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No new Diesel or Petrol cars after 2040 in UK

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No new Diesel or Petrol cars after 2040 in UK

Old 15th Sep 2020, 07:56
  #561 (permalink)  
 
Join Date: Dec 2004
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My Iconic Ioniq

Interesting views and comments on EVs. May I add a few random thoughts? My situation is we have 8 months experience of a Hyundai Ioniq EV.

* In common with other owners, I have found "range anxiety" has steadily diminished. I have stopped glancing at the battery % every few minutes. Big ranges are not that important for urban commuting.

* I charge off a standard wall plug, at 2.2kW on an off-peak tariff. 20 hours charge time from 0% to 100%. Guess what? You don't charge to 100% normally and you NEVER discharge to zero, because then you need a tow truck. So in practice, I plug it in on Sunday afternoon and it is filled to a preset 90% by the next morning.

* In a very short time, we preset the adjustable re-gen braking to its most aggressive setting and then adopted single pedal driving. It's great gliding down quite steep hills near our place and not touching the brake pedal.

* Green issues - yes, we have all heard that the car charges off coal fired power-stations. And yes, if you do all the conversions you find the EV produces abut the same CO2 as an ICE. But the point to note is that the power source is centralized and can and will be replaced in due course. (And ours uses a substantial amount of solar generated rooftop power)

* An EV is essentially a mobile battery. We are on the cusp of revolutionising renewable power generation and energy storage, be means of buying & selling nighttime power to/from EVs plugged into the grid. The Nissan Leaf right now comes equipped with a reversible battery charger/inverter. We await the power companies initiative in this regard (A long wait?)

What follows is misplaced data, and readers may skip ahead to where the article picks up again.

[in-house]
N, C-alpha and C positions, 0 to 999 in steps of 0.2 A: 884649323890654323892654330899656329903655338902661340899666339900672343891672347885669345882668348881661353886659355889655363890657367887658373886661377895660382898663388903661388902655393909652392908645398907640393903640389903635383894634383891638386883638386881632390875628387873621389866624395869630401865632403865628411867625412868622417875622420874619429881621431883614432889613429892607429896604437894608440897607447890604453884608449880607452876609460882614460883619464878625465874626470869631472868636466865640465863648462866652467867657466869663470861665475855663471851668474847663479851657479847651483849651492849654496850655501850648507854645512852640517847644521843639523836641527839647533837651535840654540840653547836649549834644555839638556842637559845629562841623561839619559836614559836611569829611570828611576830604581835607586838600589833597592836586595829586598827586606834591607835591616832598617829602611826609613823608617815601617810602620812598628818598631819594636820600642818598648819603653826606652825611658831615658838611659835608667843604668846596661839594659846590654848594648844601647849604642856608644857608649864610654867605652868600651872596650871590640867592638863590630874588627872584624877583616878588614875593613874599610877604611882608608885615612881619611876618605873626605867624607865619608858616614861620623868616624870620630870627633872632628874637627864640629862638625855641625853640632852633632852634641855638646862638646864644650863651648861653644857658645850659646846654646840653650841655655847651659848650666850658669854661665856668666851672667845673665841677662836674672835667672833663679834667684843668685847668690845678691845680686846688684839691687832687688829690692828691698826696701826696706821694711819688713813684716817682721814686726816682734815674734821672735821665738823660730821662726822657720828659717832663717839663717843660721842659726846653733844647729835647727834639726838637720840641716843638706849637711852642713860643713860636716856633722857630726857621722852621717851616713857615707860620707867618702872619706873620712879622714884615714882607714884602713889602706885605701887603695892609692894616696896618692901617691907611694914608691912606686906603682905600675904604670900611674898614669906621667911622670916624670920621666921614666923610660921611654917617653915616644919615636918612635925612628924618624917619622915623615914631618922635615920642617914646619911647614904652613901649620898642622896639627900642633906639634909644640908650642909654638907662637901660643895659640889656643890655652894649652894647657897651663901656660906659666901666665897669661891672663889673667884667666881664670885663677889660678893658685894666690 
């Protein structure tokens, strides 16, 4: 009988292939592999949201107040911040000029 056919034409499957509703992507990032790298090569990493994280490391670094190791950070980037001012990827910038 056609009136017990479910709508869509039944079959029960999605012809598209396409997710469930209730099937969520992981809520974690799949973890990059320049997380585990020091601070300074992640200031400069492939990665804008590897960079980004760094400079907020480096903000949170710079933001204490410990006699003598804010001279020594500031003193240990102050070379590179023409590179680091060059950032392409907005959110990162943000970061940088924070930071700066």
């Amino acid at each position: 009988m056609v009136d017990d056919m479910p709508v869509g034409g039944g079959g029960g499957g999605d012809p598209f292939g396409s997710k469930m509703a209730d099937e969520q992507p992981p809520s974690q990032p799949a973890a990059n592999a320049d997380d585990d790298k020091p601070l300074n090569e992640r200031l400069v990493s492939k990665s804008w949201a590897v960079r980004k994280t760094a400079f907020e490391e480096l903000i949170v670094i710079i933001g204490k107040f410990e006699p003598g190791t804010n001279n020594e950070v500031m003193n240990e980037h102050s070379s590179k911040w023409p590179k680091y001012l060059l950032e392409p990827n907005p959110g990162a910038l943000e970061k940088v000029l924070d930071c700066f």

* A great pity that the EV makers have made no attempt to standardise battery dimensions, to support the third party supply of batteries. And this will also frustrate the huge future market of retired traction batteries getting use for renewable energy storage.

* Also disappointing to see them clinging to ancient manufacturing methods viz. painted pressed steel bodies instead of exotic fibre shells.

*Hyundai (like the others too, I assume) seem to have made lot of effort to mimic the ICE they are replacing, instead of regarding the EV as a new type of vehicle. I guess that is coming from the marketing guys, noting skittish and conservative buyers.
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Old 15th Sep 2020, 10:25
  #562 (permalink)  
 
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I certainly was glad of the flexibility of our old Devil Diesel Sportage last week,almost last minute decision (due to factors beyond my control) to drive from scotland down to englandshire to look at a glider trailer.Squeezed in an extra 2 gallons during refuel the night before (takes a while due to foaming/venting LOL - and please note I only do it when not expecting warm ambient temps to expand fuel).
We departed at 0500,kwikstop halfway to change drivers/pee,filled up car again on arrival near airfield,looked around trailer - bought it - then our return journey was delayed for an hour,but finally on road at 1400 (with trailer obediently following) and had a fun trip up the A1/M6/M74 etc,with a kwikstop for a pee at Abington services (easy parking in the HGV park).
Our old Sportage (2008) is a great motorway cruiser and very comfortable,with a nice high driving position for excellent road view and ultra easy for my old knees getting in and out LOL,it is not quite so nice to drive on country roads but then again we have a wee 2005 SWB Suzi Vitara for our fun trips
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Old 15th Sep 2020, 22:29
  #563 (permalink)